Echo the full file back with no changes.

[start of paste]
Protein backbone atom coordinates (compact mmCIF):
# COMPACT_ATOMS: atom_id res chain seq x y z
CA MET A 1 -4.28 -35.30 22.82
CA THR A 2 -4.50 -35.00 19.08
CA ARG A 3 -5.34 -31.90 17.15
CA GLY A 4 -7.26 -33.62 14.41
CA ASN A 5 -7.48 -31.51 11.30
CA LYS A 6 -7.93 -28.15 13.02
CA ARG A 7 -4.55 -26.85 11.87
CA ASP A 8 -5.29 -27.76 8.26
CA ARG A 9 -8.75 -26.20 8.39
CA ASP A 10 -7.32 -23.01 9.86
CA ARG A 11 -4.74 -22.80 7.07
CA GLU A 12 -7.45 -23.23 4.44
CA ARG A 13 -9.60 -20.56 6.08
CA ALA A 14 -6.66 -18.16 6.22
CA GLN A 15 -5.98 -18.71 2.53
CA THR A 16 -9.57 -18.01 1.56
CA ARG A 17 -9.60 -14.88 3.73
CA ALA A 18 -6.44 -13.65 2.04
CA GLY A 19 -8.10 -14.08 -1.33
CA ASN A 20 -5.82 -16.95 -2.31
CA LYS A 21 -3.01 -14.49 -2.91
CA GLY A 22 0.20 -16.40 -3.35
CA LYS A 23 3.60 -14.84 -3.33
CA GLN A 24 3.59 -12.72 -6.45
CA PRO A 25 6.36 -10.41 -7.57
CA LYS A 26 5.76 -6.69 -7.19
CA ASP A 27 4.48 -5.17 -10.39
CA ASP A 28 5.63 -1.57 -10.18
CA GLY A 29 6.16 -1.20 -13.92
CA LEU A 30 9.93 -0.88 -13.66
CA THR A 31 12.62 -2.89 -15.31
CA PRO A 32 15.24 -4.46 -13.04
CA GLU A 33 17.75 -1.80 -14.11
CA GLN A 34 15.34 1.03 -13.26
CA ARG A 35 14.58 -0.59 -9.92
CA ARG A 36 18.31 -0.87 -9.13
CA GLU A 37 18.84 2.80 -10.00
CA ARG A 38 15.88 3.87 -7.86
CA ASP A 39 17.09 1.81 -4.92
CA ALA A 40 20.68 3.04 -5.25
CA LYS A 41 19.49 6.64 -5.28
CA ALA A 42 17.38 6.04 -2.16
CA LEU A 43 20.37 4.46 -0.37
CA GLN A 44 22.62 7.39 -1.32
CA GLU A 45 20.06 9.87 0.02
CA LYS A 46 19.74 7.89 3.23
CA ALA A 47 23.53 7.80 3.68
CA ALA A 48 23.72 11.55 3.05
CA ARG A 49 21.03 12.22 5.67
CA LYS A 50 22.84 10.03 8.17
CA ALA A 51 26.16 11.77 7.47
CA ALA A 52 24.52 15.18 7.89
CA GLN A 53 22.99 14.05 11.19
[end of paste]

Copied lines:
Protein backbone atom coordinates (compact mmCIF):
# COMPACT_ATOMS: atom_id res chain seq x y z
CA MET A 1 -4.28 -35.30 22.82
CA THR A 2 -4.50 -35.00 19.08
CA ARG A 3 -5.34 -31.90 17.15
CA GLY A 4 -7.26 -33.62 14.41
CA ASN A 5 -7.48 -31.51 11.30
CA LYS A 6 -7.93 -28.15 13.02
CA ARG A 7 -4.55 -26.85 11.87
CA ASP A 8 -5.29 -27.76 8.26
CA ARG A 9 -8.75 -26.20 8.39
CA ASP A 10 -7.32 -23.01 9.86
CA ARG A 11 -4.74 -22.80 7.07
CA GLU A 12 -7.45 -23.23 4.44
CA ARG A 13 -9.60 -20.56 6.08
CA ALA A 14 -6.66 -18.16 6.22
CA GLN A 15 -5.98 -18.71 2.53
CA THR A 16 -9.57 -18.01 1.56
CA ARG A 17 -9.60 -14.88 3.73
CA ALA A 18 -6.44 -13.65 2.04
CA GLY A 19 -8.10 -14.08 -1.33
CA ASN A 20 -5.82 -16.95 -2.31
CA LYS A 21 -3.01 -14.49 -2.91
CA GLY A 22 0.20 -16.40 -3.35
CA LYS A 23 3.60 -14.84 -3.33
CA GLN A 24 3.59 -12.72 -6.45
CA PRO A 25 6.36 -10.41 -7.57
CA LYS A 26 5.76 -6.69 -7.19
CA ASP A 27 4.48 -5.17 -10.39
CA ASP A 28 5.63 -1.57 -10.18
CA GLY A 29 6.16 -1.20 -13.92
CA LEU A 30 9.93 -0.88 -13.66
CA THR A 31 12.62 -2.89 -15.31
CA PRO A 32 15.24 -4.46 -13.04
CA GLU A 33 17.75 -1.80 -14.11
CA GLN A 34 15.34 1.03 -13.26
CA ARG A 35 14.58 -0.59 -9.92
CA ARG A 36 18.31 -0.87 -9.13
CA GLU A 37 18.84 2.80 -10.00
CA ARG A 38 15.88 3.87 -7.86
CA ASP A 39 17.09 1.81 -4.92
CA ALA A 40 20.68 3.04 -5.25
CA LYS A 41 19.49 6.64 -5.28
CA ALA A 42 17.38 6.04 -2.16
CA LEU A 43 20.37 4.46 -0.37
CA GLN A 44 22.62 7.39 -1.32
CA GLU A 45 20.06 9.87 0.02
CA LYS A 46 19.74 7.89 3.23
CA ALA A 47 23.53 7.80 3.68
CA ALA A 48 23.72 11.55 3.05
CA ARG A 49 21.03 12.22 5.67
CA LYS A 50 22.84 10.03 8.17
CA ALA A 51 26.16 11.77 7.47
CA ALA A 52 24.52 15.18 7.89
CA GLN A 53 22.99 14.05 11.19